Olympics: Michael Phelps seeks closure in final races of decorated career
London • Golden Boy Michael Phelps seems happier these days.
He seems more like the gangly teenager whose Olympic journey began 12 years ago in Sydney than the man whose record-shattering career is expected to end in the coming days at the Aquatics Centre in London.
"This is closure," Phelps said Thursday during a packed news conference at Olympic Park that included speedskating star Apolo Anton Ohno, who works for NBC. "This is the last competitive meet I'm going to have in my career. It's something I've never experienced. I'm going to have a lot of firsts and a lot of lasts this week."
Then the kid in Phelps added, "Now it's just a matter of how many toppings I want on my sundae."
Most already know the answer: three. With 16 medals 14 of them gold Phelps is on the verge of becoming the most decorated Olympian in history. He needs three medals to pass Soviet gymnast Larisa Latynina, who won 18 medals.
But the swimmer from Baltimore insisted he doesn't think about all those medals.
"You guys are the ones that keep bringing up the medal count," he said. "I have never once in my career brought up medal counts."
Phelps, 27, will start off the Games on Saturday against rival Ryan Lochte in the day's biggest event the 400-meter individual medley. It is the decathlon of swimming, with competitors swimming each of the four strokes.
Phelps, who is scheduled to swim seven events, had repeatedly said he wouldn't try to do the grueling medley again. But over the past year his training changed his mind.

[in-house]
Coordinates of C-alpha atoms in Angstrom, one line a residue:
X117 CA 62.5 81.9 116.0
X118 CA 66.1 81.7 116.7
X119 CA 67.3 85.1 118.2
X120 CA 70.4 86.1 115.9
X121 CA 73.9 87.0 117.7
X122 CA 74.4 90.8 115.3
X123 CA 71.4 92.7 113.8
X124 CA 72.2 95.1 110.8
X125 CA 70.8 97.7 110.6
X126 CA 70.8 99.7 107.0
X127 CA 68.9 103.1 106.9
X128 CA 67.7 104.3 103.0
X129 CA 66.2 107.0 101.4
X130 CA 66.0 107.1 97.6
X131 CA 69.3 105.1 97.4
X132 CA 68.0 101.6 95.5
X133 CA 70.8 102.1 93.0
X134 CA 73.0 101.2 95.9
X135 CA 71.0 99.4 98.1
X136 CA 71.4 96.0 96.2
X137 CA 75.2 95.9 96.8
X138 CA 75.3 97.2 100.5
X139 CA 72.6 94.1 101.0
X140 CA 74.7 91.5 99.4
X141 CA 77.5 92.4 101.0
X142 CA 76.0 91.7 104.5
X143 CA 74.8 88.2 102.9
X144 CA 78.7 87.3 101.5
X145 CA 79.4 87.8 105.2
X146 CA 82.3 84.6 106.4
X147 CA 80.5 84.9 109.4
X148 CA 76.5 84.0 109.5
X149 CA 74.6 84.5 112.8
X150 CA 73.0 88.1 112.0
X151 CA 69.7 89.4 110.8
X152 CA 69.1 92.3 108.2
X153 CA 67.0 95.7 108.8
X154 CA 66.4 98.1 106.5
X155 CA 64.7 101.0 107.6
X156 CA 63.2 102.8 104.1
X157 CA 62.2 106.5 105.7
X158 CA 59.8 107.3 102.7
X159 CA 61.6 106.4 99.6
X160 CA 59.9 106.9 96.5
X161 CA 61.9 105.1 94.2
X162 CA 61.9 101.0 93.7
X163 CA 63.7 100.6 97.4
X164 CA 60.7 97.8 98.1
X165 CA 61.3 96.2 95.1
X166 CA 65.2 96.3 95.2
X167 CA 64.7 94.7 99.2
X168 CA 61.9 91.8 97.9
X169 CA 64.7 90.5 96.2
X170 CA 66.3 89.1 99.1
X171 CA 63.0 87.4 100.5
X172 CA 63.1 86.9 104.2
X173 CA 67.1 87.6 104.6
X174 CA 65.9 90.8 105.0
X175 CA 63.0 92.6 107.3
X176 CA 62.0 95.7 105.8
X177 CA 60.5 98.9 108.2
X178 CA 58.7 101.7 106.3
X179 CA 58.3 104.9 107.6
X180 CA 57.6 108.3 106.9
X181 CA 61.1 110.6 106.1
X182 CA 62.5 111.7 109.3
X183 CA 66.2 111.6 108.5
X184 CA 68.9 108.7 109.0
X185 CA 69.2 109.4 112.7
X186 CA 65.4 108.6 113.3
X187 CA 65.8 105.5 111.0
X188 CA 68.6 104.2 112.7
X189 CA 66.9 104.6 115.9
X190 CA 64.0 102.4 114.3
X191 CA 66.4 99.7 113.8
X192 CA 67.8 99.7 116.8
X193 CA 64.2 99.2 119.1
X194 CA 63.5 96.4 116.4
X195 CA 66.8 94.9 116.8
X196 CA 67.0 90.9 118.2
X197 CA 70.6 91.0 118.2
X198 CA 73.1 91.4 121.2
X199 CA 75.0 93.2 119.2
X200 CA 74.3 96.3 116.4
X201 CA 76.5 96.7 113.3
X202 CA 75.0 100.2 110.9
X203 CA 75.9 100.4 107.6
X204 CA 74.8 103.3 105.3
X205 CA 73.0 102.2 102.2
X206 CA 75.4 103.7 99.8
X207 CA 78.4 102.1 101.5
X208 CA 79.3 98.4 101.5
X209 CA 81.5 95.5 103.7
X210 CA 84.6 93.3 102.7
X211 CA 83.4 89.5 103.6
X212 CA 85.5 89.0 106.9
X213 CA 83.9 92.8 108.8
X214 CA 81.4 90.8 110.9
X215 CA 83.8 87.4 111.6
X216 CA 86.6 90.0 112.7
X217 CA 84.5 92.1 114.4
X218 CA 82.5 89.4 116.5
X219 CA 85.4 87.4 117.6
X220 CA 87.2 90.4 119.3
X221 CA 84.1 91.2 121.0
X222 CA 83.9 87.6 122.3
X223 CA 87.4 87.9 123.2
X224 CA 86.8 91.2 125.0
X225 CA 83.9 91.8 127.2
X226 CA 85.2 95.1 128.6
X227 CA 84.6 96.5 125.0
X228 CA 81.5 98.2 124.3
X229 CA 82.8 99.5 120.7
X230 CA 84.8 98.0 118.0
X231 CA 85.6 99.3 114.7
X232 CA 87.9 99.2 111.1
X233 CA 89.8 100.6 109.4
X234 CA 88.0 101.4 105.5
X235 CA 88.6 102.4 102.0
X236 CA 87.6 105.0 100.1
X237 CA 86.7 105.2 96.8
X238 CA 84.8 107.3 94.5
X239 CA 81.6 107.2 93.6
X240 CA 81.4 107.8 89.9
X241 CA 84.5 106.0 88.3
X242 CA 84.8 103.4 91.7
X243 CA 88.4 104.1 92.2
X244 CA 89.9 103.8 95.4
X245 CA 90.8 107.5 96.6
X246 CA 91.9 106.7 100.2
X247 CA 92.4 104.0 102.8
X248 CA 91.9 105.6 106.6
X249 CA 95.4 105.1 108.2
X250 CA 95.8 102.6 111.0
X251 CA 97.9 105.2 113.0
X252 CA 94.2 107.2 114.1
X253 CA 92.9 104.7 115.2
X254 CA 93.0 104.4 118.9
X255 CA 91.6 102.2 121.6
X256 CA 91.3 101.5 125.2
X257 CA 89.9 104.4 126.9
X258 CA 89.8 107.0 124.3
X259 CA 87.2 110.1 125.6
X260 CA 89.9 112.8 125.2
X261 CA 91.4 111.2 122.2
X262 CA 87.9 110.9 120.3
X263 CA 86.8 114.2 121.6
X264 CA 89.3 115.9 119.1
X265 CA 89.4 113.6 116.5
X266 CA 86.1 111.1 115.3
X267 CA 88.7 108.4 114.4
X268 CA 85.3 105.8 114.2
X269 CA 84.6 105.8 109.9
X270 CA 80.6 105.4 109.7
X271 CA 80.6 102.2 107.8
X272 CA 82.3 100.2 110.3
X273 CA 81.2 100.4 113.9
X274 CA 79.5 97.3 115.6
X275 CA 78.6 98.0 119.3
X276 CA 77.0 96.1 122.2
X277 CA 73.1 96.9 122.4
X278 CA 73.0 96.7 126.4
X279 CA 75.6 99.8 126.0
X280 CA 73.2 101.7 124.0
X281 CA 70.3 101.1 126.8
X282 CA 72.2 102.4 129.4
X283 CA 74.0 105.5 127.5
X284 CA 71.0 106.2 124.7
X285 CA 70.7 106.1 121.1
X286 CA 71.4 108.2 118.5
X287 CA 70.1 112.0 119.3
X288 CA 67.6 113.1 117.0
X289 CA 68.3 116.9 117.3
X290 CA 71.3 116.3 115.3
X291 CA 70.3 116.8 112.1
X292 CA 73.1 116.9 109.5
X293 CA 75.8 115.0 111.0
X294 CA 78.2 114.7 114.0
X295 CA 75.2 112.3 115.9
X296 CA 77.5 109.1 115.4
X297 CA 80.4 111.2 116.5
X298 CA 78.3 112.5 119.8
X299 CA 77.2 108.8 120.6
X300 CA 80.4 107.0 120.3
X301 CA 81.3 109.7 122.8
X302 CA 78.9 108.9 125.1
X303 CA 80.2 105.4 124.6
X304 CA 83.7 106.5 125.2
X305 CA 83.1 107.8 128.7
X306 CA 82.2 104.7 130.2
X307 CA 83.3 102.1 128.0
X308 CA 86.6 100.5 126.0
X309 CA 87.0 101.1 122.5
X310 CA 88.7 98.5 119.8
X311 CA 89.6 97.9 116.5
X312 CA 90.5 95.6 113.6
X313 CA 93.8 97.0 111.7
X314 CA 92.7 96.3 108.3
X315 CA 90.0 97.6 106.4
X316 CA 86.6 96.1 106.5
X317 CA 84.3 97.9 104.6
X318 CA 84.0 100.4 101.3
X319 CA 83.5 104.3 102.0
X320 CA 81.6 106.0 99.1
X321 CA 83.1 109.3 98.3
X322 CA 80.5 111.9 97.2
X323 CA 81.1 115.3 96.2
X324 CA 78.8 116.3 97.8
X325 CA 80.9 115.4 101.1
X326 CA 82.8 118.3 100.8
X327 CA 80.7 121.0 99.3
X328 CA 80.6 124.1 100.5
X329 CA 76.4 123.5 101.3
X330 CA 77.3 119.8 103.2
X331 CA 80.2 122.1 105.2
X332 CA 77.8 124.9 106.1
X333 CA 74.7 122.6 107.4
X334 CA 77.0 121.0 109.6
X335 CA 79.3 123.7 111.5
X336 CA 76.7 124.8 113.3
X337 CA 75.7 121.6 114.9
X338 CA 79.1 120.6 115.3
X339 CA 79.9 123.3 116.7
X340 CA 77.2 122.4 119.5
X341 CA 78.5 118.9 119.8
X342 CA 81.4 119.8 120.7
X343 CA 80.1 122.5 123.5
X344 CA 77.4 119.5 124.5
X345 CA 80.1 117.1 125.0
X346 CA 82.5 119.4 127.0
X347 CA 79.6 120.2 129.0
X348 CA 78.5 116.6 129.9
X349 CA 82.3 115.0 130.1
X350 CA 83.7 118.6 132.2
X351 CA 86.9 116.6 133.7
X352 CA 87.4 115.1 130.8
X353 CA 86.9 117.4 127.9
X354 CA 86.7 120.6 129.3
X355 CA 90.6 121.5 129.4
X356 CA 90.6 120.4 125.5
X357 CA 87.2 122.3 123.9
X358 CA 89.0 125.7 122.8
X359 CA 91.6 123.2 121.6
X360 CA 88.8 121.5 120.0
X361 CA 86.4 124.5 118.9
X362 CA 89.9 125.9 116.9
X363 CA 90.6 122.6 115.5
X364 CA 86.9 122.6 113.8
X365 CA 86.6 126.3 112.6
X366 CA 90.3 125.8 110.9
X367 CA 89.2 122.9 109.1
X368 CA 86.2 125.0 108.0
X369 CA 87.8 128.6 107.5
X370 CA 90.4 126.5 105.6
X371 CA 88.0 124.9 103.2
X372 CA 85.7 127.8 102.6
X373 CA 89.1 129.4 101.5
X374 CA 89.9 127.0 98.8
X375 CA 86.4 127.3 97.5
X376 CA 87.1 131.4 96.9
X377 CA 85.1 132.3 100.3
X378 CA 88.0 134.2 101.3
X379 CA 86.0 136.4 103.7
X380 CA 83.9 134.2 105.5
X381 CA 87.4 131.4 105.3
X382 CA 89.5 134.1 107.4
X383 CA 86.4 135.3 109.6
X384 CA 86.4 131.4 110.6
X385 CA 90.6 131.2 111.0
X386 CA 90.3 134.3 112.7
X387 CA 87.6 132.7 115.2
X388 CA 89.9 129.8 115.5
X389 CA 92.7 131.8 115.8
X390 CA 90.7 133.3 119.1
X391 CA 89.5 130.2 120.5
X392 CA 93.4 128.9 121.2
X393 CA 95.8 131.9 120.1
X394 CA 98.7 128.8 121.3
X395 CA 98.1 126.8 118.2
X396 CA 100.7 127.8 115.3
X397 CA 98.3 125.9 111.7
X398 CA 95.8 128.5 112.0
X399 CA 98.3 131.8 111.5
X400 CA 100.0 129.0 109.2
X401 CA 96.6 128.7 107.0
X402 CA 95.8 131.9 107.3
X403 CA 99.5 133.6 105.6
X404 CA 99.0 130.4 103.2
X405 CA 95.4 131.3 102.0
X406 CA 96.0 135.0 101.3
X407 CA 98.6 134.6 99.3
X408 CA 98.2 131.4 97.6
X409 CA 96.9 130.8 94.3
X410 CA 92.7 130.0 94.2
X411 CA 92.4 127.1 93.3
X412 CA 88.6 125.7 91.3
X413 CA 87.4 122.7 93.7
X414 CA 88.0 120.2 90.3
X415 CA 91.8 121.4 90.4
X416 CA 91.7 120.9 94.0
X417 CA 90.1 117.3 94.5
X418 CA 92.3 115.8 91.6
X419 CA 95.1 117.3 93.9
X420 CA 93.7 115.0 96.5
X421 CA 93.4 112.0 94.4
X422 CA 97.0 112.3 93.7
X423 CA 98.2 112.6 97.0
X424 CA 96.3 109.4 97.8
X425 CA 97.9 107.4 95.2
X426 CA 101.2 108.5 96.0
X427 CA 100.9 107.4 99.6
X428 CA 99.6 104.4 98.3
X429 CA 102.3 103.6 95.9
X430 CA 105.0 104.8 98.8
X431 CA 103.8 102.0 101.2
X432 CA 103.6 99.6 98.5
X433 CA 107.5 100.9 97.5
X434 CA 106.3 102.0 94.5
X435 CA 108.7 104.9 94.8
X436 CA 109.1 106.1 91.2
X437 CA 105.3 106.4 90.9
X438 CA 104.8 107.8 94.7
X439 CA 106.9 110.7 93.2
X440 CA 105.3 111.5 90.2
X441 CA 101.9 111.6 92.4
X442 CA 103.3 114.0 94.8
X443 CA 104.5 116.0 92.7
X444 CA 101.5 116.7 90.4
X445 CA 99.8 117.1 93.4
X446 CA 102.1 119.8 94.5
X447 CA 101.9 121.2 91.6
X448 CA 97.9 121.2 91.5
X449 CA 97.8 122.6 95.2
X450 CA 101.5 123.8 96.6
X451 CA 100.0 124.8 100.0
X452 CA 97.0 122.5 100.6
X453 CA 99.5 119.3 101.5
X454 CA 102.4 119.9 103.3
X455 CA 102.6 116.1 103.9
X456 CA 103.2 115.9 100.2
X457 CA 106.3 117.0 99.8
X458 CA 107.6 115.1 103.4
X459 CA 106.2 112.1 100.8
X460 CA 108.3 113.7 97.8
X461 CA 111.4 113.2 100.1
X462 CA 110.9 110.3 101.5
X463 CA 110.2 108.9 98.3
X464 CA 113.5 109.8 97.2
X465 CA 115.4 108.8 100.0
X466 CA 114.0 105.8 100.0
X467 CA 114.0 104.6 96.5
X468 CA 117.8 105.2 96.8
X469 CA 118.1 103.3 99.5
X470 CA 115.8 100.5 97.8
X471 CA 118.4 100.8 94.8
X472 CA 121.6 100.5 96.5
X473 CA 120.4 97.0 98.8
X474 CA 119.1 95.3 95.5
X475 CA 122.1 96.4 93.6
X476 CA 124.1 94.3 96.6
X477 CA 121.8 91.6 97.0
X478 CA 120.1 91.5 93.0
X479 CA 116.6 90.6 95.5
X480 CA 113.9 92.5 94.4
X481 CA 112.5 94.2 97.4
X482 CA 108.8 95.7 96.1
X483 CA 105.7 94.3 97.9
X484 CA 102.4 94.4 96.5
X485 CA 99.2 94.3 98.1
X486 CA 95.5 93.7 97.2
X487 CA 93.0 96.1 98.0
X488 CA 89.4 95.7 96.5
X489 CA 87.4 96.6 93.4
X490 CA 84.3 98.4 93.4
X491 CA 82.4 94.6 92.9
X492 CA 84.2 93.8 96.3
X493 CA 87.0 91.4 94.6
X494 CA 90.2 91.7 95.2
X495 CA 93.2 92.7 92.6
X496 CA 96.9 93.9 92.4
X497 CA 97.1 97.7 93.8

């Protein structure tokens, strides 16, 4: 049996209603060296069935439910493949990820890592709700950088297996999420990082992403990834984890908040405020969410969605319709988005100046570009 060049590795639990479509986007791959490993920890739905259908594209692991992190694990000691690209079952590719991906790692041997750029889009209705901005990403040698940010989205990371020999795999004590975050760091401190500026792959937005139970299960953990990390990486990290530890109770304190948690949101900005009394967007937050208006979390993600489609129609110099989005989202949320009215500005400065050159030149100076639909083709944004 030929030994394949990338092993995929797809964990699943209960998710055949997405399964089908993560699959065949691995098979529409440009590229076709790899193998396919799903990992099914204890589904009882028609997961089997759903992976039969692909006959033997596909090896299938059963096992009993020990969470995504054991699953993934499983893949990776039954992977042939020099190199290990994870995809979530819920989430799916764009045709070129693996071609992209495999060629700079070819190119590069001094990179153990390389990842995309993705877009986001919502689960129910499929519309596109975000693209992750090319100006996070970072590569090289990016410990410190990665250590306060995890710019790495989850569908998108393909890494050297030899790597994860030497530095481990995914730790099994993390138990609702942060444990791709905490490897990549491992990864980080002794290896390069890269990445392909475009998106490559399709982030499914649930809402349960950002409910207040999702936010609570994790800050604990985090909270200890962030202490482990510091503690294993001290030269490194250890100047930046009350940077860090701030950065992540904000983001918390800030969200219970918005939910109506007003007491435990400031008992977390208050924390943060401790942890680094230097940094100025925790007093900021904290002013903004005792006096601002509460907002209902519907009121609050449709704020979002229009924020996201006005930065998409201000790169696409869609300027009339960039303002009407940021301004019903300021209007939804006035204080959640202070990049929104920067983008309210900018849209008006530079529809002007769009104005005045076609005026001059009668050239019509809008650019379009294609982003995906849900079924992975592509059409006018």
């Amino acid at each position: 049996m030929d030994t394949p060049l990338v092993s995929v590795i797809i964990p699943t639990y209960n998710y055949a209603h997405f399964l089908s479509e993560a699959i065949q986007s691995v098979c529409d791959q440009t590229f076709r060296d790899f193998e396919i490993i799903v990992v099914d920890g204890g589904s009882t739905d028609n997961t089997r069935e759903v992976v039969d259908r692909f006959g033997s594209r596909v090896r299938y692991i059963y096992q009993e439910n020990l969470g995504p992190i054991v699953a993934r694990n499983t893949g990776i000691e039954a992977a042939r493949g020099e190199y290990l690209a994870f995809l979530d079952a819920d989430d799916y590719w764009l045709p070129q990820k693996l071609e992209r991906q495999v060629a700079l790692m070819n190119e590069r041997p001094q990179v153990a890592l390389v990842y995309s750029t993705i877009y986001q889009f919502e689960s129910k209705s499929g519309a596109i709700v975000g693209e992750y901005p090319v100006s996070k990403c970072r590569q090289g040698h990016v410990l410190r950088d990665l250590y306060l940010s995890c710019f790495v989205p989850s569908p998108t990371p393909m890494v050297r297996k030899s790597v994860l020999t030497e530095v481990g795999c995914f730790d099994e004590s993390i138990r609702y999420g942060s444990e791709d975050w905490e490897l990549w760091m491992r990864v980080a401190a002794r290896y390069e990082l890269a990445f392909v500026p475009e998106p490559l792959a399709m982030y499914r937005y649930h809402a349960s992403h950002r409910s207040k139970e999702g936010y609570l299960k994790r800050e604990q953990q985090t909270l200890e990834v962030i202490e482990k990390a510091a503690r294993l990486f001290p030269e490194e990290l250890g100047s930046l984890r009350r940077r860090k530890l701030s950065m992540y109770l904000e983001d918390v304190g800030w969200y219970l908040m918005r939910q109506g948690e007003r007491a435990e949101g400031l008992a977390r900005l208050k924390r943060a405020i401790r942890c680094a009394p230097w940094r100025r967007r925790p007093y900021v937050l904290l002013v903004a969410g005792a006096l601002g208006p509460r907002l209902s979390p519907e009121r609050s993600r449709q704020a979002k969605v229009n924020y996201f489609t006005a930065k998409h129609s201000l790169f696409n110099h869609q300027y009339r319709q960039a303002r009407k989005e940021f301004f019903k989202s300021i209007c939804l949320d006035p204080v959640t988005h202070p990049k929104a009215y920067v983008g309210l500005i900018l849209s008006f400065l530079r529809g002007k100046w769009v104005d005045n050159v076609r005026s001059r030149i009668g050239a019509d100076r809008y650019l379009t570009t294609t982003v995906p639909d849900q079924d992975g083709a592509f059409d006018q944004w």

He also has readjusted his goals enough to accept the fact he might not win every race he enters.
"It's hard to compare myself now to then," Phelps said of Beijing, where he became the first swimmer to win eight Olympic races. "Going into Beijing, we were trying to conquer everything. I have only dropped one event, but we have been a lot more relaxed for the last four years and we are having fun."
Natalie Coughlin has noticed a change.
"He's really stepped up as a leader," she said.
Phelps, Coughlin added, can't enjoy the Olympics like most athletes.
"At times I do feel sorry for him," she said. "He can't just walk around the village" without being hounded for autographs by other athletes. "That's the burden he carries as a 14-time gold medalist."
Despite an ambitious program that includes three relays, Phelps sounded as if he is trying to soak up the atmosphere as much as possible. He talked about spotting three Russian female athletes in the Olympic Village who were taller than him.
"Geez, I thought I was tall," the 6-foot-4 Phelps said.
Phelps isn't the only one sounding more relaxed. Longtime coach Bob Bowman also is enjoying the experience more.
"Michael is different and so am I," he said. "We are just not so uptight about it. I don't think it has been in a way that takes away from what he is doing in the pool. It has enhanced it."
But don't mistake Phelps' laid-back attitude for a lack of motivation. The swimmer made that clear when asked about U.S. teammate Tyler Clary's recent comments saying Phelps is not a hard worker.
"Some people like to express their feelings in words," Phelps said. "I like to do it through hard work. If someone else does not think that, it doesn't matter."
What matters is absorbing the final, emotional moments of a career that has made Phelps perhaps the greatest Olympian in history.
It's not something he would say, not with a week's worth of racing ahead.
But even before he leaps off the starting block in London, many sense Phelps will be the greatest by the time these Games come to a close.